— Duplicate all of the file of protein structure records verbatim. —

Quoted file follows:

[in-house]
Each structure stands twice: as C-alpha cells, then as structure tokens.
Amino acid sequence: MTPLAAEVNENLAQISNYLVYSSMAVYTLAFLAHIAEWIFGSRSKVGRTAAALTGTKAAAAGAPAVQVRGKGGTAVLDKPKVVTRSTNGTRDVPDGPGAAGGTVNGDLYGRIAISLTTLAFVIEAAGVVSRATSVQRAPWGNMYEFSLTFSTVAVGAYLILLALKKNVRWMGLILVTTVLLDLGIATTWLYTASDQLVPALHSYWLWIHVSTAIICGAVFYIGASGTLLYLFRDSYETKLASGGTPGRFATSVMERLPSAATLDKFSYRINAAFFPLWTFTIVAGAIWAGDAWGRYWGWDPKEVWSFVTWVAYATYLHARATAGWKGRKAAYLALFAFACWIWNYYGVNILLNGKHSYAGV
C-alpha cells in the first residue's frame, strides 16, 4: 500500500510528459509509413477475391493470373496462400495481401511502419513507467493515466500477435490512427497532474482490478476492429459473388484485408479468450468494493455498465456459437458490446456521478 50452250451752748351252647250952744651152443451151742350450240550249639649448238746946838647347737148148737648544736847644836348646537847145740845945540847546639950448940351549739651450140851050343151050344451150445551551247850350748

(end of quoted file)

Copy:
[in-house]
Each structure stands twice: as C-alpha cells, then as structure tokens.
Amino acid sequence: MTPLAAEVNENLAQISNYLVYSSMAVYTLAFLAHIAEWIFGSRSKVGRTAAALTGTKAAAAGAPAVQVRGKGGTAVLDKPKVVTRSTNGTRDVPDGPGAAGGTVNGDLYGRIAISLTTLAFVIEAAGVVSRATSVQRAPWGNMYEFSLTFSTVAVGAYLILLALKKNVRWMGLILVTTVLLDLGIATTWLYTASDQLVPALHSYWLWIHVSTAIICGAVFYIGASGTLLYLFRDSYETKLASGGTPGRFATSVMERLPSAATLDKFSYRINAAFFPLWTFTIVAGAIWAGDAWGRYWGWDPKEVWSFVTWVAYATYLHARATAGWKGRKAAYLALFAFACWIWNYYGVNILLNGKHSYAGV
C-alpha cells in the first residue's frame, strides 16, 4: 500500500510528459509509413477475391493470373496462400495481401511502419513507467493515466500477435490512427497532474482490478476492429459473388484485408479468450468494493455498465456459437458490446456521478 50452250451752748351252647250952744651152443451151742350450240550249639649448238746946838647347737148148737648544736847644836348646537847145740845945540847546639950448940351549739651450140851050343151050344451150445551551247850350748